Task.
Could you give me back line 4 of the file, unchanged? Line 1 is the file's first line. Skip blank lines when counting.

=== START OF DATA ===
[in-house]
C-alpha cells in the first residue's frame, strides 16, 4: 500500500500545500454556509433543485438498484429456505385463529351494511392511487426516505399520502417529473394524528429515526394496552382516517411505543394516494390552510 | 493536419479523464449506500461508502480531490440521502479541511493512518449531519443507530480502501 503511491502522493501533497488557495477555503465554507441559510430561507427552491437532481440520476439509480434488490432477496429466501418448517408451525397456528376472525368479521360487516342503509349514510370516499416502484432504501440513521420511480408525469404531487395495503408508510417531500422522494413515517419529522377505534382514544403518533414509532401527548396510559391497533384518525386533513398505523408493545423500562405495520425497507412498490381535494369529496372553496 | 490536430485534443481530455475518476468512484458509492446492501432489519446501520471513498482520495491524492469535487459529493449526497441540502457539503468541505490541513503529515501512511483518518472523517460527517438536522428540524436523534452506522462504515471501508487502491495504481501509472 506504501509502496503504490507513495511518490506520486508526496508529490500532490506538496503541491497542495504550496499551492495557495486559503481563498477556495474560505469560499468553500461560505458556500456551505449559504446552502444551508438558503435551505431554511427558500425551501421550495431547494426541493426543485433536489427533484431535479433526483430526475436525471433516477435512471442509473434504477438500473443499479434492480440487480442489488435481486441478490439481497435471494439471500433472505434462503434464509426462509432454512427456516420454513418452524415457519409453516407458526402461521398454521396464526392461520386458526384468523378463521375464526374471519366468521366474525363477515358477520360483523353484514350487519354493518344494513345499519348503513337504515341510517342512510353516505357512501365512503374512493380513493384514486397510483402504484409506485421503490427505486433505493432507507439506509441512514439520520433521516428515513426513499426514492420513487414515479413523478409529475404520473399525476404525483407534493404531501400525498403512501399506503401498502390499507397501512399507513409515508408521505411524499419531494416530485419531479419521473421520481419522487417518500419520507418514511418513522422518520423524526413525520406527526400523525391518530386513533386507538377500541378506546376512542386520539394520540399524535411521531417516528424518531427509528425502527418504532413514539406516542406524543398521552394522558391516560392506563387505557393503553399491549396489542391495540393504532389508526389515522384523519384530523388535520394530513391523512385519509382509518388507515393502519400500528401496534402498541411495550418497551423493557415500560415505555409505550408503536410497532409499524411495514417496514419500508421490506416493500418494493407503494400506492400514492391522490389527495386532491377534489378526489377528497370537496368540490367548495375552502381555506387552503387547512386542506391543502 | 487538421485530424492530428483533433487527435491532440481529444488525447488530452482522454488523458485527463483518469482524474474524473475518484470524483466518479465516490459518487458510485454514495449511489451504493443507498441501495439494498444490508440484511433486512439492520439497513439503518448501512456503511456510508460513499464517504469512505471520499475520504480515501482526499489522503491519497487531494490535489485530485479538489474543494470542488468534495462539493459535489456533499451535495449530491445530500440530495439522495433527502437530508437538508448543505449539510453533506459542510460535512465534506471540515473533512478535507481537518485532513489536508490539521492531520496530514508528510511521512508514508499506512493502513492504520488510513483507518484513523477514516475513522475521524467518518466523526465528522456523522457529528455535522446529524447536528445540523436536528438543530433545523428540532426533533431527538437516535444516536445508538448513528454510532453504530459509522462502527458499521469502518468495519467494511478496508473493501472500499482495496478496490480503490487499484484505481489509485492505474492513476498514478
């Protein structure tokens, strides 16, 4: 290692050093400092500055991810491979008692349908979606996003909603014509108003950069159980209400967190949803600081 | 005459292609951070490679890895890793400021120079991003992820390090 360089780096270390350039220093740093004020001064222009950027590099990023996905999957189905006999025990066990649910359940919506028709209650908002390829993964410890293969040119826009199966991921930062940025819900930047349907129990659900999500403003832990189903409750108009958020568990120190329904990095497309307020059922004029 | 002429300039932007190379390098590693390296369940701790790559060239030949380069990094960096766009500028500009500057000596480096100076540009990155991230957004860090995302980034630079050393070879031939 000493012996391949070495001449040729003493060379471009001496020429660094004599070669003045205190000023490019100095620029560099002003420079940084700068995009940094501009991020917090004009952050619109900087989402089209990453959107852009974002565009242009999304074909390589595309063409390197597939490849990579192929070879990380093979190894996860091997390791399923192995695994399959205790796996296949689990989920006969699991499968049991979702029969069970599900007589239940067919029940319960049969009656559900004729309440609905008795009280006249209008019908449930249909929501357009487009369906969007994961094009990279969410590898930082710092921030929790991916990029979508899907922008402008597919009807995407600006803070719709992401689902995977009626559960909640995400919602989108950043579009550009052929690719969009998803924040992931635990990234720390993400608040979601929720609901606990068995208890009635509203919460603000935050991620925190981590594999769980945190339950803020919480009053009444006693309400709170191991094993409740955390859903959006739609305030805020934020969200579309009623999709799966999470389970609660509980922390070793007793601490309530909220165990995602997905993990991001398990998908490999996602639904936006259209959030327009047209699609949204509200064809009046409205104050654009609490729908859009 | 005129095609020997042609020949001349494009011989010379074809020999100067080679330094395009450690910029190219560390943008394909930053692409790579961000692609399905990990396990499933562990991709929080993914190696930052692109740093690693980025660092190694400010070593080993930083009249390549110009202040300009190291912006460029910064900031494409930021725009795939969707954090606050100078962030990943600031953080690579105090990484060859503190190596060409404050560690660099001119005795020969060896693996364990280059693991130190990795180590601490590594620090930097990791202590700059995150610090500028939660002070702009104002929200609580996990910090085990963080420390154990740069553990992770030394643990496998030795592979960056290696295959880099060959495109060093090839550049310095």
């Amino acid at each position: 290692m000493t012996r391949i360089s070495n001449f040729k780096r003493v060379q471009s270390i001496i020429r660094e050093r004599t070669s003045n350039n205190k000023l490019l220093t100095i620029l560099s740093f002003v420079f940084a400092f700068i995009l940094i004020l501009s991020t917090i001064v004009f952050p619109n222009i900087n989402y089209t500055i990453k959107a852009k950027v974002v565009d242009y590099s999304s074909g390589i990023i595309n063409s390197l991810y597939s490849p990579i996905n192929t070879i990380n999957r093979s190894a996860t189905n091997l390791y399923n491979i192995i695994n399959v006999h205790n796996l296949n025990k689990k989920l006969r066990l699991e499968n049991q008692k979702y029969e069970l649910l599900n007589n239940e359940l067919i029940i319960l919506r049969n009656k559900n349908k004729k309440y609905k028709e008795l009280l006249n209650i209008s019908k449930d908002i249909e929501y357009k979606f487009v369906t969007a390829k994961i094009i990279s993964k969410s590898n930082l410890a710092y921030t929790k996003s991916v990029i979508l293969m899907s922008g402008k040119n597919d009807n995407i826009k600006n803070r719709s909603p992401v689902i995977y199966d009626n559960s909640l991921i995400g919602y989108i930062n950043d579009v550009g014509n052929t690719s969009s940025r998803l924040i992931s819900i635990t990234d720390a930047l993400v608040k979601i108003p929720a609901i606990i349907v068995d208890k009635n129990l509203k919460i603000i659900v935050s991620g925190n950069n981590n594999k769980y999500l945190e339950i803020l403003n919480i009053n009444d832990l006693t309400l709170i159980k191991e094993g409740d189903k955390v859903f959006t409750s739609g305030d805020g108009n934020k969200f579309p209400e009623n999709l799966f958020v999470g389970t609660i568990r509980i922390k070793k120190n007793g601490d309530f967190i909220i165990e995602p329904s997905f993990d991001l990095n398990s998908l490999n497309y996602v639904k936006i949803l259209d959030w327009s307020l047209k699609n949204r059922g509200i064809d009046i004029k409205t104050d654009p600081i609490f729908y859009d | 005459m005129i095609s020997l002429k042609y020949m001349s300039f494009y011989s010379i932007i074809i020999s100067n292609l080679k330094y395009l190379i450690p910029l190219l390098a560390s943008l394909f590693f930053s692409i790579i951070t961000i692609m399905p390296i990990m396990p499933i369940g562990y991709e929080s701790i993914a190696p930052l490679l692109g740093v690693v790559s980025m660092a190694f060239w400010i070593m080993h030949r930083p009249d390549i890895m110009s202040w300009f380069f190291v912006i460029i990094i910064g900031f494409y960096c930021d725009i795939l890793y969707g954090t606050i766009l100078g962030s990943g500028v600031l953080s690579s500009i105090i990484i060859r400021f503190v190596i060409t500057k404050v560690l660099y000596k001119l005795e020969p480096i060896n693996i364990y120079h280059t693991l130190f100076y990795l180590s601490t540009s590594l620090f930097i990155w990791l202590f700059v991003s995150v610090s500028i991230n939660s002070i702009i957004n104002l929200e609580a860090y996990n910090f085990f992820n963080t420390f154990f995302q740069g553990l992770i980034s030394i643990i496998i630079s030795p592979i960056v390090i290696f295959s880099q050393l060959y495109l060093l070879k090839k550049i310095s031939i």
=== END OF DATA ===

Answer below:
């Amino acid at each position: 290692m000493t012996r391949i360089s070495n001449f040729k780096r003493v060379q471009s270390i001496i020429r660094e050093r004599t070669s003045n350039n205190k000023l490019l220093t100095i620029l560099s740093f002003v420079f940084a400092f700068i995009l940094i004020l501009s991020t917090i001064v004009f952050p619109n222009i900087n989402y089209t500055i990453k959107a852009k950027v974002v565009d242009y590099s999304s074909g390589i990023i595309n063409s390197l991810y597939s490849p990579i996905n192929t070879i990380n999957r093979s190894a996860t189905n091997l390791y399923n491979i192995i695994n399959v006999h205790n796996l296949n025990k689990k989920l006969r066990l699991e499968n049991q008692k979702y029969e069970l649910l599900n007589n239940e359940l067919i029940i319960l919506r049969n009656k559900n349908k004729k309440y609905k028709e008795l009280l006249n209650i209008s019908k449930d908002i249909e929501y357009k979606f487009v369906t969007a390829k994961i094009i990279s993964k969410s590898n930082l410890a710092y921030t929790k996003s991916v990029i979508l293969m899907s922008g402008k040119n597919d009807n995407i826009k600006n803070r719709s909603p992401v689902i995977y199966d009626n559960s909640l991921i995400g919602y989108i930062n950043d579009v550009g014509n052929t690719s969009s940025r998803l924040i992931s819900i635990t990234d720390a930047l993400v608040k979601i108003p929720a609901i606990i349907v068995d208890k009635n129990l509203k919460i603000i659900v935050s991620g925190n950069n981590n594999k769980y999500l945190e339950i803020l403003n919480i009053n009444d832990l006693t309400l709170i159980k191991e094993g409740d189903k955390v859903f959006t409750s739609g305030d805020g108009n934020k969200f579309p209400e009623n999709l799966f958020v999470g389970t609660i568990r509980i922390k070793k120190n007793g601490d309530f967190i909220i165990e995602p329904s997905f993990d991001l990095n398990s998908l490999n497309y996602v639904k936006i949803l259209d959030w327009s307020l047209k699609n949204r059922g509200i064809d009046i004029k409205t104050d654009p600081i609490f729908y859009d | 005459m005129i095609s020997l002429k042609y020949m001349s300039f494009y011989s010379i932007i074809i020999s100067n292609l080679k330094y395009l190379i450690p910029l190219l390098a560390s943008l394909f590693f930053s692409i790579i951070t961000i692609m399905p390296i990990m396990p499933i369940g562990y991709e929080s701790i993914a190696p930052l490679l692109g740093v690693v790559s980025m660092a190694f060239w400010i070593m080993h030949r930083p009249d390549i890895m110009s202040w300009f380069f190291v912006i460029i990094i910064g900031f494409y960096c930021d725009i795939l890793y969707g954090t606050i766009l100078g962030s990943g500028v600031l953080s690579s500009i105090i990484i060859r400021f503190v190596i060409t500057k404050v560690l660099y000596k001119l005795e020969p480096i060896n693996i364990y120079h280059t693991l130190f100076y990795l180590s601490t540009s590594l620090f930097i990155w990791l202590f700059v991003s995150v610090s500028i991230n939660s002070i702009i957004n104002l929200e609580a860090y996990n910090f085990f992820n963080t420390f154990f995302q740069g553990l992770i980034s030394i643990i496998i630079s030795p592979i960056v390090i290696f295959s880099q050393l060959y495109l060093l070879k090839k550049i310095s031939i």